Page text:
Survey: The impact of moral injury on functioning in LEOs and first responders

Study seeks to understand how repeated exposure to events that challenge one’s moral code impacts the psychological health and wellness of officers

By Police1 Staff

Researchers are seeking participants for a study on moral injury in law enforcement officers. Moral injury can occur when someone fails to prevent or witnesses an event that contradicts deeply held moral beliefs or expectations. Moral injury can also occur when someone commits an act that challenges their moral beliefs.

Moral injury has been studied predominantly in military veterans, and information on the prevalence and impact of moral injury on law enforcement officers is extremely limited. Information on the role of moral injury in the psychological health of law enforcement officers can lead to enhanced prevention and intervention efforts, as moral injury may be a unique phenomenon that does not fit neatly into other conditions like PTSD or depression.

Dr. Michelle Lilly is a professor at Northern Illinois University who has conducted both research and clinical work with first responders over the past decade. She has previously published articles for Police1 and is considered a subject matter expert in first responder psychological health and intervention. Her team is hoping to recruit active duty law enforcement officers to participate in a 10-12-minute survey. Other first responders, including 9-1-1 telecommunicators, fire personnel and EMS, are also invited to participate.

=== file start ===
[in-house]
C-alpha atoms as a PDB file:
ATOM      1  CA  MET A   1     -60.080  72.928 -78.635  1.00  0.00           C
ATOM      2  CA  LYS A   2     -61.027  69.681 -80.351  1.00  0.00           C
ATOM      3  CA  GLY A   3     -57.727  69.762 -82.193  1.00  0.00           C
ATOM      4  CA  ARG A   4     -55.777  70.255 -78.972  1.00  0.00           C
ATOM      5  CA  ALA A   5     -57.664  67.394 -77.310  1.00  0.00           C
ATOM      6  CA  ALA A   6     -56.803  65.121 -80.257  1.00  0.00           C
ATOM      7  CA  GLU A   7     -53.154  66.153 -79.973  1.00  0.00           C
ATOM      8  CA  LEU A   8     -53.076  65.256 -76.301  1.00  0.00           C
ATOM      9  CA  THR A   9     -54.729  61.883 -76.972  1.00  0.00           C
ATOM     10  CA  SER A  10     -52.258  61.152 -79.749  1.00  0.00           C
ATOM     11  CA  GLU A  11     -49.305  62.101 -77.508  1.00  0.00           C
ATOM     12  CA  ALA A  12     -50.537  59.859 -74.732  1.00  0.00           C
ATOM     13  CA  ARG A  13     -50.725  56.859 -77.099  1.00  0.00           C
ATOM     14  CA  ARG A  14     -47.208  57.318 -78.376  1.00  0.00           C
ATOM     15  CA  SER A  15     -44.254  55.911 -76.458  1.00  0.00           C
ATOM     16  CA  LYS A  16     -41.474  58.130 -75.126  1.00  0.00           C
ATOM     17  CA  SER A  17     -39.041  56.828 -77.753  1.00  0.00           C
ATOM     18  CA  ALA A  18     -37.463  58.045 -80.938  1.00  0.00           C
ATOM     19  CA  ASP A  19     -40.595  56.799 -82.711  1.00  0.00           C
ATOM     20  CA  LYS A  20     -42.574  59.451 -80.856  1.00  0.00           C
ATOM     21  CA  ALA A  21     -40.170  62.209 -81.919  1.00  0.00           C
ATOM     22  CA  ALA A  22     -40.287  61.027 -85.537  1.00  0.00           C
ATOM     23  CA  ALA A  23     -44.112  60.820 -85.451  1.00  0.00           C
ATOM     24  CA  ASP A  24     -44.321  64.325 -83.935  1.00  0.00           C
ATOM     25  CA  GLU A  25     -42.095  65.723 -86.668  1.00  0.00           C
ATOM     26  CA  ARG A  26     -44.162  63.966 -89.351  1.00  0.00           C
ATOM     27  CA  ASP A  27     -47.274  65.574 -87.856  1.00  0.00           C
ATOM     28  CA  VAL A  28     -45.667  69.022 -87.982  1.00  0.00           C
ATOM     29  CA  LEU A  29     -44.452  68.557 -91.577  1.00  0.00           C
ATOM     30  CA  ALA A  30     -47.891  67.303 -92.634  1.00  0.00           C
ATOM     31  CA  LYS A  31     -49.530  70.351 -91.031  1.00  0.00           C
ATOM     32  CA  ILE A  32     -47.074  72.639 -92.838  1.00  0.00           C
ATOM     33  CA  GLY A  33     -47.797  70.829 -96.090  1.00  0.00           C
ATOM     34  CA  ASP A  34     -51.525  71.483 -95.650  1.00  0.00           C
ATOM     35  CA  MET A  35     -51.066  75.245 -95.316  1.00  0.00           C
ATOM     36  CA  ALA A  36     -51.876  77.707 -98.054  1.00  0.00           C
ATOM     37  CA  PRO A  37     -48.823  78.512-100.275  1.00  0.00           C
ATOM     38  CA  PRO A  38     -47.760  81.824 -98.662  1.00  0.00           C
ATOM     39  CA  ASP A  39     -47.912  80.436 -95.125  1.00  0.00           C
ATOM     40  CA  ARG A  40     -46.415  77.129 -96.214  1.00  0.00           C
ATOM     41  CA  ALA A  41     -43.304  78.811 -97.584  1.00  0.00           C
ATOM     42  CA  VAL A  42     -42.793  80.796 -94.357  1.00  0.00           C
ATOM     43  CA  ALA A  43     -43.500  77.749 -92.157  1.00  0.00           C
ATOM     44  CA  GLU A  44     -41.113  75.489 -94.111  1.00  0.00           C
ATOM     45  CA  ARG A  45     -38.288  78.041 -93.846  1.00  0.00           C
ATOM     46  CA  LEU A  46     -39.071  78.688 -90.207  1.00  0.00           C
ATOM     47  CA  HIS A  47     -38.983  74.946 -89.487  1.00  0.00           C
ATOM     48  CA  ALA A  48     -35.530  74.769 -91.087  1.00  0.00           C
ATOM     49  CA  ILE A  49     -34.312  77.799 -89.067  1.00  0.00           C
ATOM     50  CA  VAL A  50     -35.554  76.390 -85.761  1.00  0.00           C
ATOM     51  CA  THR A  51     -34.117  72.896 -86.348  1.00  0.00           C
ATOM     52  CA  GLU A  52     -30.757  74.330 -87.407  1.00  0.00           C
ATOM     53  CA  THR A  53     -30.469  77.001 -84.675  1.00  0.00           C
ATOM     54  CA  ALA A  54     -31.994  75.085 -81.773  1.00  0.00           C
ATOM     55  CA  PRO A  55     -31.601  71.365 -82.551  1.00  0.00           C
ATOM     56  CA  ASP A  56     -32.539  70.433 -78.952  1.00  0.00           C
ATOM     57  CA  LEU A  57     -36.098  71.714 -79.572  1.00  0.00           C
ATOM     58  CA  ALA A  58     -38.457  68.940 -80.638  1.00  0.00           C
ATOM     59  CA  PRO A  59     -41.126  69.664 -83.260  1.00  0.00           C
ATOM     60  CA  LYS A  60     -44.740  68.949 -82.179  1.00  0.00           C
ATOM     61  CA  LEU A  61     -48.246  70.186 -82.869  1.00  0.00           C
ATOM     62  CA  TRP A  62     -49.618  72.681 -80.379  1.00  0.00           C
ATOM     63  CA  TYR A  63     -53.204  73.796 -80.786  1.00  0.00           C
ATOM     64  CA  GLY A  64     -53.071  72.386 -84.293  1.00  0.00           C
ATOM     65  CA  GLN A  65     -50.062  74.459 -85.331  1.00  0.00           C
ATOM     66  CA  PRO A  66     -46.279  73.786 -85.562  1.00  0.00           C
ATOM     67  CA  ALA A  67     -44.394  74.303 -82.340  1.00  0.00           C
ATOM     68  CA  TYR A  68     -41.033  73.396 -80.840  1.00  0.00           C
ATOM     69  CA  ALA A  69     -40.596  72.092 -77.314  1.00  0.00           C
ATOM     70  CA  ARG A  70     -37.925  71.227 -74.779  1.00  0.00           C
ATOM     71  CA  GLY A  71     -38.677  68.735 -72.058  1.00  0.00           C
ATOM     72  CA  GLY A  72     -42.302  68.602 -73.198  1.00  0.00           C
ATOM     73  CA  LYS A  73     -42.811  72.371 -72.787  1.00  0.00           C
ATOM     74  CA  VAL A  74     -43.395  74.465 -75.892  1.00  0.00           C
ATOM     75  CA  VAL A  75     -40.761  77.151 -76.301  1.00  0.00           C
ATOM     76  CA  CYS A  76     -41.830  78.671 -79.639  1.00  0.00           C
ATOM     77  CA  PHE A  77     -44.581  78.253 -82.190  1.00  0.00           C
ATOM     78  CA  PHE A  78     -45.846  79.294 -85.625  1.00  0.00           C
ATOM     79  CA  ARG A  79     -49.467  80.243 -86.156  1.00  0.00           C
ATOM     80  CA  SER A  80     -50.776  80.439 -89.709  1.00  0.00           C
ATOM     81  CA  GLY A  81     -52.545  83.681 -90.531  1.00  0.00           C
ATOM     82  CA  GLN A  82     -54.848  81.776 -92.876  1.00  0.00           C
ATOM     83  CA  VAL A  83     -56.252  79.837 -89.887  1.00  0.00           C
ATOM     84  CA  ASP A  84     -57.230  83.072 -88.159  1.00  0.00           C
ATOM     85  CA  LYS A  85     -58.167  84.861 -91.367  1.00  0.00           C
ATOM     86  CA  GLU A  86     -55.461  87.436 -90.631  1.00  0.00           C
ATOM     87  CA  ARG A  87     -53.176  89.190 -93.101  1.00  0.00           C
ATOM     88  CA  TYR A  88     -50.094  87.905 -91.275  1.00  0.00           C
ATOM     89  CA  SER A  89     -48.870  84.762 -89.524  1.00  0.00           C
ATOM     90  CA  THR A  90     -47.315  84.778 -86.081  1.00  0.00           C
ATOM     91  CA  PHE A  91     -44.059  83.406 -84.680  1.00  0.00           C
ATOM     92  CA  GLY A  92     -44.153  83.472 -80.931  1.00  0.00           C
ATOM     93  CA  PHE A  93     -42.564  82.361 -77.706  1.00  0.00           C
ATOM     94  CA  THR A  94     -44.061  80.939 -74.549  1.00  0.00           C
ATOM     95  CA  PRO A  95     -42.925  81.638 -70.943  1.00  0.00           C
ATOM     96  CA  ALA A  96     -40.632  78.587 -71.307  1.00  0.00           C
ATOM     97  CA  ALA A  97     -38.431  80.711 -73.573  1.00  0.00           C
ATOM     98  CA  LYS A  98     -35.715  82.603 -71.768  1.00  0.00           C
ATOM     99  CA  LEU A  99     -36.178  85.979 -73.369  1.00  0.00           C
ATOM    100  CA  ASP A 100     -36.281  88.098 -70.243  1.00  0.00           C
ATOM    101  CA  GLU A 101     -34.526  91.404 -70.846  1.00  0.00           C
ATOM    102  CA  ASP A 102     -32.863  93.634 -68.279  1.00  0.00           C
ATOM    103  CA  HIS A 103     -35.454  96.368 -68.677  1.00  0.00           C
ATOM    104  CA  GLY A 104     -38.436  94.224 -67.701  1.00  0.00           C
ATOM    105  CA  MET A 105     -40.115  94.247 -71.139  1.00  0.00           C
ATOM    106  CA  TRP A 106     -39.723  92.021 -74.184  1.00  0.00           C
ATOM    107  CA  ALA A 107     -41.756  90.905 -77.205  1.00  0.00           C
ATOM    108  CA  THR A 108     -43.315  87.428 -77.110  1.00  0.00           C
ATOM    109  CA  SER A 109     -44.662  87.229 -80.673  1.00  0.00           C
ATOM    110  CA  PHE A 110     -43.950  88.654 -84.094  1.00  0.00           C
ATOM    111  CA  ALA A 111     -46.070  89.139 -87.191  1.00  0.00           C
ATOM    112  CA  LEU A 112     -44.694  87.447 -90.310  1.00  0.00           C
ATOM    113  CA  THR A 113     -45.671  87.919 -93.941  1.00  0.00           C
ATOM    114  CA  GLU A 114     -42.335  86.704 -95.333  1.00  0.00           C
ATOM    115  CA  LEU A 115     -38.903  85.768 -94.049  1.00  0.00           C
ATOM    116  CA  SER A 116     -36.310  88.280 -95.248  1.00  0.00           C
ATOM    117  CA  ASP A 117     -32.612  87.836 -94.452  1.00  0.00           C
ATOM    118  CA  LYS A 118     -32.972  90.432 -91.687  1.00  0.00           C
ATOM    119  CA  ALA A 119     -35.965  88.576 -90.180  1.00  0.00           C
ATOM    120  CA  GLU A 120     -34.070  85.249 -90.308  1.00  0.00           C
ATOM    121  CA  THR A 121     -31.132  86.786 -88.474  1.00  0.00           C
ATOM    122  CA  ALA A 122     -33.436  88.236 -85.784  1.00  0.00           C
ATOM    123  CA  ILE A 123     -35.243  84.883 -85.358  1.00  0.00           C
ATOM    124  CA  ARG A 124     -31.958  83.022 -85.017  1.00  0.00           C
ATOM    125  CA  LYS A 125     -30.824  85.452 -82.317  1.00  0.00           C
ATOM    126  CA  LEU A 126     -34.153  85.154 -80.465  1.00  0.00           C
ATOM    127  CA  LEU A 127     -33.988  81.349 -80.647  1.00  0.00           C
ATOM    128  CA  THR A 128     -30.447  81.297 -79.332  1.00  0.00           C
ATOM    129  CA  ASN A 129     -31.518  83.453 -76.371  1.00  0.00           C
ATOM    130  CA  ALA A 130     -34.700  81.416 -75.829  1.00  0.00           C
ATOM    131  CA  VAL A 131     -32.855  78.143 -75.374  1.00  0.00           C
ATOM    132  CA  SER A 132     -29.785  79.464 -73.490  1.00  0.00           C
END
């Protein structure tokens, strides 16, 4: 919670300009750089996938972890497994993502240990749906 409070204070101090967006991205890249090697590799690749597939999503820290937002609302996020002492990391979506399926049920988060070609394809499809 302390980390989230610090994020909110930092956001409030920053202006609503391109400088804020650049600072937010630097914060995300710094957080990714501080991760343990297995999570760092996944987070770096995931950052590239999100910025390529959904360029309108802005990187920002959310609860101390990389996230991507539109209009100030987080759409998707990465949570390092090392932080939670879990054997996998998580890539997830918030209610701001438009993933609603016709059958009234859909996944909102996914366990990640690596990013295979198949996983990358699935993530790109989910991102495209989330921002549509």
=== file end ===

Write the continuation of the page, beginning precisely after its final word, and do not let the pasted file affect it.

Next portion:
Responses are confidential and accessible only by the research team. The survey will close on May 20 and can be found here:

Dr. Lilly can be contacted with questions regarding the study at The research team plans to share survey results in the weeks following the closure of the survey.

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